Something to celebrate!
A history of the shenandoah
Eighty Five Festivals ago (no festivals held in honor of the men and women fighting during the WWII years 1942 through 1945), the Shenandoah Apple Blossom Festival® was born and has become one of the oldest civic celebrations in the Commonwealth of Virginia. In 2007, the Festival celebrated a milestone – its 83rd Anniversary and the 78th Anniversary of one of the largest Firefighters’ Parades in the world; therefore, it was a double Anniversary year.
Each spring the citizens of Winchester unite in preparing for the yearly Festival with an annual clean-up and beautification project followed by draping the city in pink, white and green bunting making the city more presentable to guests and spectators. The citizens of Winchester delight in welcoming everyone to their beautiful historical city and the Shenandoah Apple Blossom Festival®.
The first Festival was held Saturday May 3, 1924, a one-day celebration. Elizabeth Steck (Arthur) was crowned Queen Shenandoah I. Since that time 82 Queens have reigned over the extravaganza. The first Grand Feature Parade was held prior to the coronation and wound its way through city streets to the fairgrounds off Fairmont Avenue. Following the parade the coronation was held on a dais built at the foot of the stairs of John Handley High School. Entertainment for the Queen, her Court and all those in attendance consisted of eight young ladies performing a program of interpretive dances.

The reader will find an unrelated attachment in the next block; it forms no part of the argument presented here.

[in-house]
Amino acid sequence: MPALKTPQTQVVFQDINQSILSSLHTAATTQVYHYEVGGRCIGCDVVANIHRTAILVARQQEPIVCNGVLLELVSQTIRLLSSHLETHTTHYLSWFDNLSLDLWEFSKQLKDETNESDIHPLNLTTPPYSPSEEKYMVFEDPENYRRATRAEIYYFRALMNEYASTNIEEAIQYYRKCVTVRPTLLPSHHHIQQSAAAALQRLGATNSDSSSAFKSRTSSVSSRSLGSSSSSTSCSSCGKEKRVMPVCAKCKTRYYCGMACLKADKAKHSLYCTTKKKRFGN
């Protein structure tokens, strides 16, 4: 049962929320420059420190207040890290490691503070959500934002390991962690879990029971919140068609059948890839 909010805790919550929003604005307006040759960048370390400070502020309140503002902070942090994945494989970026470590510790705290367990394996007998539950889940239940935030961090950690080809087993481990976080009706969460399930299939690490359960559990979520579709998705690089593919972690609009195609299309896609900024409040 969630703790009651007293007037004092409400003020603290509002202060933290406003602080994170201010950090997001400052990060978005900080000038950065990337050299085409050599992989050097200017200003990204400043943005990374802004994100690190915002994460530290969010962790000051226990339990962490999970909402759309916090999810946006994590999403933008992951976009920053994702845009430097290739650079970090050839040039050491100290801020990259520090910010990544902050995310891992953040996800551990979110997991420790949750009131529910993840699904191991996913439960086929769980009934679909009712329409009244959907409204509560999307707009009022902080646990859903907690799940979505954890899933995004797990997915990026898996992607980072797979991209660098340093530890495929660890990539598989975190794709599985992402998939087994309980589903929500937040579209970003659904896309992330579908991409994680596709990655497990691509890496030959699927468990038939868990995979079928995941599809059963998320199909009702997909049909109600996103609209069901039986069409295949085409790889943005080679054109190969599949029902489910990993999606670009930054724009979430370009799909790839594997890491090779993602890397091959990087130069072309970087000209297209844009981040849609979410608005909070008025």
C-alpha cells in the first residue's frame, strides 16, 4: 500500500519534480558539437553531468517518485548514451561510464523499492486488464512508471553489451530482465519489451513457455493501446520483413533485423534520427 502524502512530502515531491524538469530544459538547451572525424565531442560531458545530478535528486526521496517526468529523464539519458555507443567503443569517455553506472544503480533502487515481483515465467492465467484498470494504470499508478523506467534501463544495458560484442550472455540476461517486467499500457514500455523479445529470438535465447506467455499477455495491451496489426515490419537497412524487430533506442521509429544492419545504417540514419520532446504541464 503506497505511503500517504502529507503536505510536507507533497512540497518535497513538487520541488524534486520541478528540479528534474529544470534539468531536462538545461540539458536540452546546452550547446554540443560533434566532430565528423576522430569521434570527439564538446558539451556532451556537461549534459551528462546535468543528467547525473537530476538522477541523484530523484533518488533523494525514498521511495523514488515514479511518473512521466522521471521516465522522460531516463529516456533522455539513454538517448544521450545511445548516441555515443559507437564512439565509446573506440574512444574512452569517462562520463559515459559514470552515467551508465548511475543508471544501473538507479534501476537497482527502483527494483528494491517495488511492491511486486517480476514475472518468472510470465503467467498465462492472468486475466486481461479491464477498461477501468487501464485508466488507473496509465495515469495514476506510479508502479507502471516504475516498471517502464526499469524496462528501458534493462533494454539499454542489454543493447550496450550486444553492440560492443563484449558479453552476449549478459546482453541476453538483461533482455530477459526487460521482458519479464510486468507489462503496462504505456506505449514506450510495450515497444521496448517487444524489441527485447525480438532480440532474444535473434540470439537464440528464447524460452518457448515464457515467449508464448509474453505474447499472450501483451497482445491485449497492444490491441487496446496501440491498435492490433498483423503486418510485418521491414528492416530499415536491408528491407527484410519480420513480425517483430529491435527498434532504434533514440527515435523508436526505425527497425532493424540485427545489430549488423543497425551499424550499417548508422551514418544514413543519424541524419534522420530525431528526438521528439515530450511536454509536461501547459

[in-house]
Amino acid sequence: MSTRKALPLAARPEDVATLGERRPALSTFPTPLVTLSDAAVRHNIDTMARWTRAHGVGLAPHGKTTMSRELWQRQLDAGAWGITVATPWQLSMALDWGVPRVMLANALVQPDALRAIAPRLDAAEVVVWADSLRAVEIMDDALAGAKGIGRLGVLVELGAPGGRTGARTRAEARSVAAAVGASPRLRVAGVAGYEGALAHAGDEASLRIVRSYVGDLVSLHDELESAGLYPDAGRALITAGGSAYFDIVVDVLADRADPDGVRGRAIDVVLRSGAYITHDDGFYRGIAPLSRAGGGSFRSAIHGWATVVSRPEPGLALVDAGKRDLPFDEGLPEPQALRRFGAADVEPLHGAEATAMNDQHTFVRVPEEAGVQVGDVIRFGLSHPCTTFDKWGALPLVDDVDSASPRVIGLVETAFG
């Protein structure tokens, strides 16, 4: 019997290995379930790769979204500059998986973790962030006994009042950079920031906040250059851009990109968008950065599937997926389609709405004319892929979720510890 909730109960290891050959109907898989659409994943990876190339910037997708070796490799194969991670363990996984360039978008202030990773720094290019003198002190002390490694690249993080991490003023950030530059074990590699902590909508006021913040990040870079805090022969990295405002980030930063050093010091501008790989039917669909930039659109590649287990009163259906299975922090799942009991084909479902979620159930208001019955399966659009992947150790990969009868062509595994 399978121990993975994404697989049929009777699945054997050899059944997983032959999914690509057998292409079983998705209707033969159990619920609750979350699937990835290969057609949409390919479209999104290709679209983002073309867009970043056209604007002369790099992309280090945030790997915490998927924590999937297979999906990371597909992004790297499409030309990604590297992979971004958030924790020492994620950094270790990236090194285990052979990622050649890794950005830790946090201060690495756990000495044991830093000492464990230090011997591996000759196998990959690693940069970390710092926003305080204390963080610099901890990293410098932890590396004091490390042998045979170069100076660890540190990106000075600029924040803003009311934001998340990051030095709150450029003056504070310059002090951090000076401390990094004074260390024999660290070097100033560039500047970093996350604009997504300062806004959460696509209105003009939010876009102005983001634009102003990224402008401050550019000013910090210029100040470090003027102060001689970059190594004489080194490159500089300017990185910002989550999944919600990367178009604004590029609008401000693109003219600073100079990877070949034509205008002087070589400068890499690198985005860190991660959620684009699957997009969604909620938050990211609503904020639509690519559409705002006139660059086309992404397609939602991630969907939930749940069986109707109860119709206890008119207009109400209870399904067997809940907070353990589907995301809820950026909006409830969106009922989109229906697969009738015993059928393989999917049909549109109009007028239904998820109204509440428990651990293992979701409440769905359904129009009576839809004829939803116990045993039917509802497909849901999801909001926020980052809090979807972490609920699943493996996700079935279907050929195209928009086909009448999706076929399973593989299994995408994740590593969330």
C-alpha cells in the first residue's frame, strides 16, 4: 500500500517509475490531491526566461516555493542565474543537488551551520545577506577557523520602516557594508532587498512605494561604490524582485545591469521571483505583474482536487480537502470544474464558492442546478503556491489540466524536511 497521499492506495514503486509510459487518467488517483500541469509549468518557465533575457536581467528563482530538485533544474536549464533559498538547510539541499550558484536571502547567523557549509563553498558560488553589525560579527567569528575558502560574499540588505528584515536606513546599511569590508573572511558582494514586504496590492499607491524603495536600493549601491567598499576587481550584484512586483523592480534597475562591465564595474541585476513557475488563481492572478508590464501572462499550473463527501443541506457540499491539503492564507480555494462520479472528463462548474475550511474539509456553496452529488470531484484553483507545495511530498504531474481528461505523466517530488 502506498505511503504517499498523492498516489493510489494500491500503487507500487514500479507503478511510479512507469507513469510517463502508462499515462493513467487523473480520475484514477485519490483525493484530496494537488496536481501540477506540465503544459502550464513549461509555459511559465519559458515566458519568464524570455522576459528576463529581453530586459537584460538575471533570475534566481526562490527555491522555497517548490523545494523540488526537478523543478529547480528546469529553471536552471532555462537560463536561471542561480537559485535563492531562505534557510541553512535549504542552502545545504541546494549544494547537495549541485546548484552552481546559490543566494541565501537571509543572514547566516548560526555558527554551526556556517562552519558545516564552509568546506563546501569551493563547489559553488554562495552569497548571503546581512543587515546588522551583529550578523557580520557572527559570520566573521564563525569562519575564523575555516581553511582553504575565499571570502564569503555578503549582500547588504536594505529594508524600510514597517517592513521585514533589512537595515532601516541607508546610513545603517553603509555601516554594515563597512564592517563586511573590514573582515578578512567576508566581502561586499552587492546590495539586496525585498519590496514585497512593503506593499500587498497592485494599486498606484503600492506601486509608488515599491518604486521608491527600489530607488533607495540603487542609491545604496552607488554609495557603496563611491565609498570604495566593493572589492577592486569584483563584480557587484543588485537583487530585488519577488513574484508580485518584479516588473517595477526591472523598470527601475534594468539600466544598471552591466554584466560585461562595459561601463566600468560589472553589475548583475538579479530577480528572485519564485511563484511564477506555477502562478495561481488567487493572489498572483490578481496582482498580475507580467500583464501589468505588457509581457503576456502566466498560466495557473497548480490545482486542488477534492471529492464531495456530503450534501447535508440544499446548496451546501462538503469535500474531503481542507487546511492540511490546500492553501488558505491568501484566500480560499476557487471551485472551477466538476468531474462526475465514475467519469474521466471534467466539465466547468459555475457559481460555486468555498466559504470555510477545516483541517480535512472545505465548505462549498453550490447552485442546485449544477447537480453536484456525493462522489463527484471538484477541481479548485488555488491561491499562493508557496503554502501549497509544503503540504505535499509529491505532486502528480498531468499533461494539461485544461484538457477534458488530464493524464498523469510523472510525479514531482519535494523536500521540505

Beginning in 1925, the first of three pageants were professionally produced by the John B. Rogers Production Company and staged on a dais at the fairgrounds. In 1928 the outdoor pageants were moved to the steps and esplanade of John Handley High School with the last outdoor pageant being performed in 1974. Each pageant was a labor of love written, narrated and produced by Dr. Garland Quarles and his staff requiring between 800 to as many as 1200 local school children. The pageant earned a reputation as being one of the most beautiful out-of-door extravaganzas in the nation.